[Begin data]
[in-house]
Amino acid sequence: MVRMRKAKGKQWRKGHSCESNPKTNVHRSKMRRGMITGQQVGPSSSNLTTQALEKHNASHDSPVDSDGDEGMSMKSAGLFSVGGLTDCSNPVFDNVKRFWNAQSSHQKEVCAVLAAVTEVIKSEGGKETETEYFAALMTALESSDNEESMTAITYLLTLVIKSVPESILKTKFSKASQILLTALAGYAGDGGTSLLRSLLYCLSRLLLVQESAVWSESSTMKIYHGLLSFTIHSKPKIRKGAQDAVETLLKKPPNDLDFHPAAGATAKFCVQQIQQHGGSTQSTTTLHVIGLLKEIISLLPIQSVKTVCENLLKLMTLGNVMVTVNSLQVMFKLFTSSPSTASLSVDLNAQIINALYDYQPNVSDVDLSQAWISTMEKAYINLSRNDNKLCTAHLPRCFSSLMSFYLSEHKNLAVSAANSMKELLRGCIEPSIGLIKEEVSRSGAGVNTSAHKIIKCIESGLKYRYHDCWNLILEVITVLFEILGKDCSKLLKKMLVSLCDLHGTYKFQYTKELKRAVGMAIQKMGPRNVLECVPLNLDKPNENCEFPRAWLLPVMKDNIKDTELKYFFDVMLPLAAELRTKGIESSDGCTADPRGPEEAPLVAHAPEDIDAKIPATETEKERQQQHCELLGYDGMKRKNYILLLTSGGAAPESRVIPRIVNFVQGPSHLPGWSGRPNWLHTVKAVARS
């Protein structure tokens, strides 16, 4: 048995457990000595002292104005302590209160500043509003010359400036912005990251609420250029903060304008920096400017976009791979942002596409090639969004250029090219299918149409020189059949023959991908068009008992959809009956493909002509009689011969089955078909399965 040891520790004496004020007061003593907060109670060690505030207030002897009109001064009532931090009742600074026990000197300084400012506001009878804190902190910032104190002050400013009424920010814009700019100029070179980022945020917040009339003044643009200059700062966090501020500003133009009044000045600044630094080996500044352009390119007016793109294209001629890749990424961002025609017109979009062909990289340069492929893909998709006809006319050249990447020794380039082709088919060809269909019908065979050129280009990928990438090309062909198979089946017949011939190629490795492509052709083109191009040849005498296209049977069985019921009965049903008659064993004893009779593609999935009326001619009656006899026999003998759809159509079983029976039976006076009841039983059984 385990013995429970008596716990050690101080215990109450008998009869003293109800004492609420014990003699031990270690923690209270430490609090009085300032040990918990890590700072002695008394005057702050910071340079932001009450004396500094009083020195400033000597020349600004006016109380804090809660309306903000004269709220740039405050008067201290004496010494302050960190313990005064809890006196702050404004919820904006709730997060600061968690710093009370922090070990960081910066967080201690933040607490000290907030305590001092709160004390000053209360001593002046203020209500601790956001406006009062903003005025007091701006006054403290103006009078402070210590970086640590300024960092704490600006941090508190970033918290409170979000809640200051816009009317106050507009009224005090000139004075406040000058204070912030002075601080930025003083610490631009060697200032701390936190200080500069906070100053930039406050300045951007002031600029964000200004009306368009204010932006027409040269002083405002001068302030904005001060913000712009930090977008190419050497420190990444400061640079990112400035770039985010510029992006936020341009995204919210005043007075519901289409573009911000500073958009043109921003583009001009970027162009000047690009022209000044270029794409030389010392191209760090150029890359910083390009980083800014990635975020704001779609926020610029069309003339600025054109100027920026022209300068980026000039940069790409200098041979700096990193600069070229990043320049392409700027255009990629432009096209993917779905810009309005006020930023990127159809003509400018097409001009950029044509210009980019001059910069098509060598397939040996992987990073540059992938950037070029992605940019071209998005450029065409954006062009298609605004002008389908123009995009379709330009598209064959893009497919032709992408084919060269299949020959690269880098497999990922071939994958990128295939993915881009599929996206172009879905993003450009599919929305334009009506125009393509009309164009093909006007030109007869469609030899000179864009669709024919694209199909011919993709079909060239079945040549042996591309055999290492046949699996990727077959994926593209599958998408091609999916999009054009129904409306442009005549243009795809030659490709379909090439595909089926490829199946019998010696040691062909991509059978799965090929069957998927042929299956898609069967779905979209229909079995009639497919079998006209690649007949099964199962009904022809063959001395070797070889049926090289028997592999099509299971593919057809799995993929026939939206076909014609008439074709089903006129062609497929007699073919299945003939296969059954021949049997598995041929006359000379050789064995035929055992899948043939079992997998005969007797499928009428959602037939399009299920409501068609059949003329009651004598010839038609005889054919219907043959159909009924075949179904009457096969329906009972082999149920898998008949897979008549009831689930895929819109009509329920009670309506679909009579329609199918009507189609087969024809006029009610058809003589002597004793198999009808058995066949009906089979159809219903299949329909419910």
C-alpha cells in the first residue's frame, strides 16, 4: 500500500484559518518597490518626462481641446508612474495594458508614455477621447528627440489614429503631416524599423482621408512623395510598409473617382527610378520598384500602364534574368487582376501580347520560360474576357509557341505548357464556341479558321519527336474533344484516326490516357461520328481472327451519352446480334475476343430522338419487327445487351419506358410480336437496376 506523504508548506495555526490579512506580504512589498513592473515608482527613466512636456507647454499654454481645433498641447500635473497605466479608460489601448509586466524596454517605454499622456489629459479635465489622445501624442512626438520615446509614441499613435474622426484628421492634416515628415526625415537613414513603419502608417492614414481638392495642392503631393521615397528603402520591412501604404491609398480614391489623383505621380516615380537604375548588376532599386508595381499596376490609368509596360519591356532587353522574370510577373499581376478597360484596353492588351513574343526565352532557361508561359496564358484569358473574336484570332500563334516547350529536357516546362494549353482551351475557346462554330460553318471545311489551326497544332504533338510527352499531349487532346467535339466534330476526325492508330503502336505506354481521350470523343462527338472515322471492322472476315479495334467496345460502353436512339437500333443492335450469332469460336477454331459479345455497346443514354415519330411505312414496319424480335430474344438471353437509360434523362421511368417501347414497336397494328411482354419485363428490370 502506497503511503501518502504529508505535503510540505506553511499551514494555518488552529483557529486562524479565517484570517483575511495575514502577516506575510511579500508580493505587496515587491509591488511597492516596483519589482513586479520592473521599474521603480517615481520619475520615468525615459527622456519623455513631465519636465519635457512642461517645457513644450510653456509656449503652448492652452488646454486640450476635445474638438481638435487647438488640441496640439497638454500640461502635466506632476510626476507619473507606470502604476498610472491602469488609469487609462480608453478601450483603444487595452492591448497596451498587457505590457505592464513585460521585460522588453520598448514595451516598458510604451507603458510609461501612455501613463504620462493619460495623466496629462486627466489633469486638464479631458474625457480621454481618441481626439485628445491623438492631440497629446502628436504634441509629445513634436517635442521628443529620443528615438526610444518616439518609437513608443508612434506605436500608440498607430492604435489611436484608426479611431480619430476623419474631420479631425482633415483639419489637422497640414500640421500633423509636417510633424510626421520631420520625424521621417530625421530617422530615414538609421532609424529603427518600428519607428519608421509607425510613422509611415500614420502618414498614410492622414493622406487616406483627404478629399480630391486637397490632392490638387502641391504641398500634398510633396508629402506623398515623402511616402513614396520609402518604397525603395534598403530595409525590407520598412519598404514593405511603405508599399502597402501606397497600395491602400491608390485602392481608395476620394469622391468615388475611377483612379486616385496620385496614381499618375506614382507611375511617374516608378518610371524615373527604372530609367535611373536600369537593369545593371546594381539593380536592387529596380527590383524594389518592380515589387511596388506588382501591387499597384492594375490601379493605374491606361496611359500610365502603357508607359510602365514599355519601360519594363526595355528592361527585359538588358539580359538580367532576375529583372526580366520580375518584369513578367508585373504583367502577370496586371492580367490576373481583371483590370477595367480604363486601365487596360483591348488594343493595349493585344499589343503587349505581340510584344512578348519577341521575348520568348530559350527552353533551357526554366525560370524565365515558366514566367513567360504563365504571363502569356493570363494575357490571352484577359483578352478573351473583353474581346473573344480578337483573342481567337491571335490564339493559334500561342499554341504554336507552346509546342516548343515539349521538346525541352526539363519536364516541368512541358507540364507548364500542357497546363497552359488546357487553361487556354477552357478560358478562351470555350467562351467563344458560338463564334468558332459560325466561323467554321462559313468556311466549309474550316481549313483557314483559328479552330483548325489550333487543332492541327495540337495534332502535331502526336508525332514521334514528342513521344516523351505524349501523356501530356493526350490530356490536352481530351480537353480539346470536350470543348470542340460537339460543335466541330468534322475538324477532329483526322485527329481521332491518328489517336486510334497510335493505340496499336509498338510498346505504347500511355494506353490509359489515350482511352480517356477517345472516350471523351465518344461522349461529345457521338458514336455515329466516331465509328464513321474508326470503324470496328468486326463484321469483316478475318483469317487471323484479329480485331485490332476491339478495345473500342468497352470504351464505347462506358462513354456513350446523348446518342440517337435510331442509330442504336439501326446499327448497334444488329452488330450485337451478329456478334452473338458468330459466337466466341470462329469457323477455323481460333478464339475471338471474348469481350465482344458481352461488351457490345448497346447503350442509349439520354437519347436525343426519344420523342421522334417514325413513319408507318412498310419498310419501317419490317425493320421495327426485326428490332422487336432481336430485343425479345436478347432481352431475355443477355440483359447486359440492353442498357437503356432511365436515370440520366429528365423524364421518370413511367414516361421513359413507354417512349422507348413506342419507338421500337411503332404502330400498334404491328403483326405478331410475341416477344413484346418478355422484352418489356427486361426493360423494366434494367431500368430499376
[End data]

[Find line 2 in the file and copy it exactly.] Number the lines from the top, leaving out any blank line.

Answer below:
Amino acid sequence: MVRMRKAKGKQWRKGHSCESNPKTNVHRSKMRRGMITGQQVGPSSSNLTTQALEKHNASHDSPVDSDGDEGMSMKSAGLFSVGGLTDCSNPVFDNVKRFWNAQSSHQKEVCAVLAAVTEVIKSEGGKETETEYFAALMTALESSDNEESMTAITYLLTLVIKSVPESILKTKFSKASQILLTALAGYAGDGGTSLLRSLLYCLSRLLLVQESAVWSESSTMKIYHGLLSFTIHSKPKIRKGAQDAVETLLKKPPNDLDFHPAAGATAKFCVQQIQQHGGSTQSTTTLHVIGLLKEIISLLPIQSVKTVCENLLKLMTLGNVMVTVNSLQVMFKLFTSSPSTASLSVDLNAQIINALYDYQPNVSDVDLSQAWISTMEKAYINLSRNDNKLCTAHLPRCFSSLMSFYLSEHKNLAVSAANSMKELLRGCIEPSIGLIKEEVSRSGAGVNTSAHKIIKCIESGLKYRYHDCWNLILEVITVLFEILGKDCSKLLKKMLVSLCDLHGTYKFQYTKELKRAVGMAIQKMGPRNVLECVPLNLDKPNENCEFPRAWLLPVMKDNIKDTELKYFFDVMLPLAAELRTKGIESSDGCTADPRGPEEAPLVAHAPEDIDAKIPATETEKERQQQHCELLGYDGMKRKNYILLLTSGGAAPESRVIPRIVNFVQGPSHLPGWSGRPNWLHTVKAVARS